Kinder Sculpture

 

Feb 2002 Journal

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University to research Manchester refugees' history

The hitherto untold story of the settlement in Manchester and its environs of German-speaking Jewish refugees from Nazi persecution in the 1930s, and their impact on the religious, social, cultural and economic life of the city, is to be researched for the first time and a book resulting from the research is to be published. This exciting project, which has been initiated and supported by the AJR, is being undertaken by the University of Manchester.

Werner Lachs, Chairman of AJR's Northern Group, recommended that the 60th anniversary of the AJR be marked with a commitment to produce a history of Britain's second largest community of refugees from Nazi Europe. The Centre for Jewish Studies at the University of Manchester was approached to carry out the project and, following proposals from the department's co-director, Professor Bernard Jackson, and discussions with AJR's Northern Group and head office, the university has now commenced the project.

Research programme

The two-year research programme will centre on the experiences and impact of refugees from Hitler's Europe who settled in Manchester and its environs between 1932 and 1940. It will recall their European backgrounds and their hurried exodus and arrival in Manchester, tell of their personal experiences before, during and after the Second World War, and describe the work of the agencies which offered them help. The study will evaluate the refugee community's influence on both the established Jewish community and the city of Manchester, and look at patterns of settlement, cultural activity, religious affiliation and personal identity in contemporary Manchester.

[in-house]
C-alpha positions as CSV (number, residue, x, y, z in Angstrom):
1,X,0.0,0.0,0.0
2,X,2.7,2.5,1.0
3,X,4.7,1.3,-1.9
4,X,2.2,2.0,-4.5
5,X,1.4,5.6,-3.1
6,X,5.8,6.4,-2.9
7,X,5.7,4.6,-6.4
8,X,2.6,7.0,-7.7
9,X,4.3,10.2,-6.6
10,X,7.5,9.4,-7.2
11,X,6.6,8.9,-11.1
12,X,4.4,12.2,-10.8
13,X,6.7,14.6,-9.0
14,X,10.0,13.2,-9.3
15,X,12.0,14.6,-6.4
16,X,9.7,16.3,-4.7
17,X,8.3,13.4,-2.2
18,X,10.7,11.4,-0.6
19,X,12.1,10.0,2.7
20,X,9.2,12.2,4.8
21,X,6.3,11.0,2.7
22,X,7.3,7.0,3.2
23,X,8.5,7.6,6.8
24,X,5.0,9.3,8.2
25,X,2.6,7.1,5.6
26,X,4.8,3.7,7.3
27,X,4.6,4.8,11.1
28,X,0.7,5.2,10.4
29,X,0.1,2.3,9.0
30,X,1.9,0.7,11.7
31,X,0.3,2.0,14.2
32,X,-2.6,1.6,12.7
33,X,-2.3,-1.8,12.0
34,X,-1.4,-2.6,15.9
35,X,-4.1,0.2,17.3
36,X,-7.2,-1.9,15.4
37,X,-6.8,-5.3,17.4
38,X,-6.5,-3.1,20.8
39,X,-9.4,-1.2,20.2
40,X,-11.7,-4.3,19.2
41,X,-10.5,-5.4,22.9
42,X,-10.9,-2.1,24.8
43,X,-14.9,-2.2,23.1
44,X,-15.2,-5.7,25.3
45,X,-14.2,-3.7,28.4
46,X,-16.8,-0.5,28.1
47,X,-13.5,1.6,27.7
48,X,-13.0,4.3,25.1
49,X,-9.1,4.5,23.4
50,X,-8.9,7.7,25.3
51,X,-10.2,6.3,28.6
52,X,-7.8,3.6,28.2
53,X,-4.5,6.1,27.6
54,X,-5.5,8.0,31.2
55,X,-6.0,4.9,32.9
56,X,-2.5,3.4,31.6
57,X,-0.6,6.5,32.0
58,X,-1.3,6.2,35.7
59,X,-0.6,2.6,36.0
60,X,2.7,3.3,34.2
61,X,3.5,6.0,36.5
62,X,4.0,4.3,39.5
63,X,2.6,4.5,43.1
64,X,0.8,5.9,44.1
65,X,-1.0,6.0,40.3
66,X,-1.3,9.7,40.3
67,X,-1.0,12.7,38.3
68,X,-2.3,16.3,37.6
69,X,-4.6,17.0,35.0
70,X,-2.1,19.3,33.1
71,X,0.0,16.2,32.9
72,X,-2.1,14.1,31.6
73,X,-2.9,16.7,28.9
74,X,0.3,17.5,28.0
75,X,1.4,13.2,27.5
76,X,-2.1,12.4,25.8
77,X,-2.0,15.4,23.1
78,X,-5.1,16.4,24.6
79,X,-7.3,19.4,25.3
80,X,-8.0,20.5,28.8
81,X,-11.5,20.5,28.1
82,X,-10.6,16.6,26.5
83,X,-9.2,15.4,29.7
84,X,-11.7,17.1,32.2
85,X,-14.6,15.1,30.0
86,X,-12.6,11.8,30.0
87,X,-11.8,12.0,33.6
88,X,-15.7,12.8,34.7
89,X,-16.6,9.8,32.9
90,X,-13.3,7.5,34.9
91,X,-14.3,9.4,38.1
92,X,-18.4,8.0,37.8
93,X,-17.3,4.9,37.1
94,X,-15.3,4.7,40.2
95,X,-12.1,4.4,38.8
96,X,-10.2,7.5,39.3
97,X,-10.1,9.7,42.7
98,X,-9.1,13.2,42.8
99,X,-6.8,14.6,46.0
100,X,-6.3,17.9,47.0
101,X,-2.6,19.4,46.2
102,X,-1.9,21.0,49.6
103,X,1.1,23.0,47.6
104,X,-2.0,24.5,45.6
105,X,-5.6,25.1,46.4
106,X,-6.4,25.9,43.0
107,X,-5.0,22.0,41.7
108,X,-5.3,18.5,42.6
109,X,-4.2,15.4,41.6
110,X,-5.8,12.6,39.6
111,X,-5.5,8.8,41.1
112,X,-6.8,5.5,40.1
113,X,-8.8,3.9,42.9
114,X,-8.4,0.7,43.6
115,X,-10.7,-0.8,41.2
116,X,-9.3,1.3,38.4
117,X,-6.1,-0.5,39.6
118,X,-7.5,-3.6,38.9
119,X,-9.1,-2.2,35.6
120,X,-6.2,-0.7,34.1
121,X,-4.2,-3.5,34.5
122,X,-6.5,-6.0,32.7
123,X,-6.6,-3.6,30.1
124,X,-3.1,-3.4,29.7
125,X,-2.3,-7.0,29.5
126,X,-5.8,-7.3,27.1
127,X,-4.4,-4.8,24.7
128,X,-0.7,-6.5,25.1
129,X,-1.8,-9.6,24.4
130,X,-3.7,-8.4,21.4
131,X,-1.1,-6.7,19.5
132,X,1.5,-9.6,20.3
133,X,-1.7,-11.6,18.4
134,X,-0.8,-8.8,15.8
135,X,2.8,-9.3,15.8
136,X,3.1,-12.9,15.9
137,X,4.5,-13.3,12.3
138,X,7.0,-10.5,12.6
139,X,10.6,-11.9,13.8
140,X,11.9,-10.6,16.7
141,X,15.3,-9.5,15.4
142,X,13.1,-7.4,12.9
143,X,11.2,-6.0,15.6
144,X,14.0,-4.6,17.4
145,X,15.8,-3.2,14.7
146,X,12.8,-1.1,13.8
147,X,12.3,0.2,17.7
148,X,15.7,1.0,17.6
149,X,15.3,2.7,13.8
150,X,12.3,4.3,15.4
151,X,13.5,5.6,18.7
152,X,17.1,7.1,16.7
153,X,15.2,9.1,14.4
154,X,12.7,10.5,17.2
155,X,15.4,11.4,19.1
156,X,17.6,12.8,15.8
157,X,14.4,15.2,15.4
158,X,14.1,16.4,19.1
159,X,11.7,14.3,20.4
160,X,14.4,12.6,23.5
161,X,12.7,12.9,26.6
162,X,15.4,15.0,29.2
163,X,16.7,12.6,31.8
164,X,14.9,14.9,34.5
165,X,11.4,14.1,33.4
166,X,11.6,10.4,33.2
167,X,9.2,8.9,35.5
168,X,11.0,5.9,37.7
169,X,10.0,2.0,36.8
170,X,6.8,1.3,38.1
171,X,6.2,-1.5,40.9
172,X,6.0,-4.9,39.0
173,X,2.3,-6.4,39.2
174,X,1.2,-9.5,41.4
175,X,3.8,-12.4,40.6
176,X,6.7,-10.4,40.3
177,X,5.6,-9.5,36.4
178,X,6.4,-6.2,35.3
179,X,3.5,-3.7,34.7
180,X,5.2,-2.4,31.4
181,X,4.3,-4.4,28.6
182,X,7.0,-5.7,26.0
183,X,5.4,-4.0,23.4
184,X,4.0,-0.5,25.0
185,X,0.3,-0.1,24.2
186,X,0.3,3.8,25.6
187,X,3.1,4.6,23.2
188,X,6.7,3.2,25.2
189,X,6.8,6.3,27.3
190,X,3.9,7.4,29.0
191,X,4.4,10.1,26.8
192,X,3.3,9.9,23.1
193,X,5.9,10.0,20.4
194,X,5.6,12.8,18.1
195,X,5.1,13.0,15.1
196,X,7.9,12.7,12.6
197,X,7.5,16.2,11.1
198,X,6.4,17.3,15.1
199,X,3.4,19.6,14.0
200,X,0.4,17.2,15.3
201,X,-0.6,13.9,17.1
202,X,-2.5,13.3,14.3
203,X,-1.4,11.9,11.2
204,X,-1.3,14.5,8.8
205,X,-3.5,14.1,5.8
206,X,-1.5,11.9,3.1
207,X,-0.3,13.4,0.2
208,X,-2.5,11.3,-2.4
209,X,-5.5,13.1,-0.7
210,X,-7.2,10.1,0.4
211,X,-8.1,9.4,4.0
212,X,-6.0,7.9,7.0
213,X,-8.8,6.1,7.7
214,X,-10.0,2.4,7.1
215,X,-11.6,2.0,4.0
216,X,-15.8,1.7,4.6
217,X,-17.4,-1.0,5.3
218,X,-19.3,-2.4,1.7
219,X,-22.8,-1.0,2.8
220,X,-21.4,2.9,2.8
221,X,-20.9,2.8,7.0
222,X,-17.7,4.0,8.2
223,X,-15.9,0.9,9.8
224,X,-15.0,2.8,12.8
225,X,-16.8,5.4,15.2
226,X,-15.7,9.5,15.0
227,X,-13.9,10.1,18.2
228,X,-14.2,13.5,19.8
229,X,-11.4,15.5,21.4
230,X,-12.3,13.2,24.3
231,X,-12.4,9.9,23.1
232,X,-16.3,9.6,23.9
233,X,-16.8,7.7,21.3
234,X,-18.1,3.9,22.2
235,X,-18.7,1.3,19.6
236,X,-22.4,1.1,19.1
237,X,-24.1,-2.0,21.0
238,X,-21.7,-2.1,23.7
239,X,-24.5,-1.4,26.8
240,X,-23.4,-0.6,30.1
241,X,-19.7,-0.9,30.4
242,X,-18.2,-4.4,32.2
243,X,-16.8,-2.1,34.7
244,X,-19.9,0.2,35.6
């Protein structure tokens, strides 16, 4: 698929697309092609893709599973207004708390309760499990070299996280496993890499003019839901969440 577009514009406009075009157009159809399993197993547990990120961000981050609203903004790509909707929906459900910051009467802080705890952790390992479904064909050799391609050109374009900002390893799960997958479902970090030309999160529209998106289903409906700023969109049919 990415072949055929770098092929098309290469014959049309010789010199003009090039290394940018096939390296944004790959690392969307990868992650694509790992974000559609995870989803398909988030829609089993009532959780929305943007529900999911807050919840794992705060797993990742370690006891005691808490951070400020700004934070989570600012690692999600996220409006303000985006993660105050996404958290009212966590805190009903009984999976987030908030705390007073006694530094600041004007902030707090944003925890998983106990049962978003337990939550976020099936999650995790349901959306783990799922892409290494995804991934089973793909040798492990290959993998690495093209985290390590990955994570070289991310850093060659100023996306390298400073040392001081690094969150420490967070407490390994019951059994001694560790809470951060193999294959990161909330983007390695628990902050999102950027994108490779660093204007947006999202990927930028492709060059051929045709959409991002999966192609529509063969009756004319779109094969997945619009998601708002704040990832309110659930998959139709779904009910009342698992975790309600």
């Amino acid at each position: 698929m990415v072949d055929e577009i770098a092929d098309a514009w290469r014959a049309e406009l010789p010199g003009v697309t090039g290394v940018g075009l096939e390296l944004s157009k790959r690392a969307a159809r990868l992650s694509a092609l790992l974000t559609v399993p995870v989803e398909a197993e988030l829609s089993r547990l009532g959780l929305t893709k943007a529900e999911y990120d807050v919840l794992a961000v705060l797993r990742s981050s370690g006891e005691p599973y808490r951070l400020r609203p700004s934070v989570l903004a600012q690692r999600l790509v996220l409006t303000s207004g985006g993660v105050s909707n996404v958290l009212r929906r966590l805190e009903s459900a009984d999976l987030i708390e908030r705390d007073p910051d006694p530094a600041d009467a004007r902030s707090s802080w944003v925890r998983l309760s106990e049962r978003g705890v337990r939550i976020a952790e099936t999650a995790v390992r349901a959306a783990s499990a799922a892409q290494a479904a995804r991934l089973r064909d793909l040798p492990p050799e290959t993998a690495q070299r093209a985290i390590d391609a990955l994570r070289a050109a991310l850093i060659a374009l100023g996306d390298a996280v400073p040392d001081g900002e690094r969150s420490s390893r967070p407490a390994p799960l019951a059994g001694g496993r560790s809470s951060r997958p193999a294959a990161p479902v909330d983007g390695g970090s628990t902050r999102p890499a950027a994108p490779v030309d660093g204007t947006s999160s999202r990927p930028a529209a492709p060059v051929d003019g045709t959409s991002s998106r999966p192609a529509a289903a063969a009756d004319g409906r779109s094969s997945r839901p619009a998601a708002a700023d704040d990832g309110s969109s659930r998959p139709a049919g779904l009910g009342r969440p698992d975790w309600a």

An enormous amount of untapped source material exists in Manchester, including extensive oral history archives and a collection of photographs at the Manchester Jewish Museum, papers relating to refugees, held mainly at the Manchester Central Reference Library, newspaper collections, mostly at the John Rylands University Library, as well as personal papers, autobiographies and institutional archives. A number of refugees will be invited to interview.

Historian of Manchester Jewry

Although German Jews have, in the main, insisted on preserving their own special identity, few localised studies have been made. Certainly, no one has previously considered the experience of the German-Jewish population in Manchester, despite the fact that it contained the second largest settlement of German-Jewish refugees in Britain and still boasts the largest AJR group outside London.

The project team is to be supervised and co-ordinated by the highly-respected historian of Manchester Jewry, Bill Williams, who has undertaken to write the history resulting from the research. AJR members, scholars and others will be invited to attend seminars at which the progress of the research will be evaluated. The project will make a major contribution to recording the history of German-Jewish refugees in Britain and should arouse considerable interest in all concerned with the progress of minority communities in this country.
Ronald Channing

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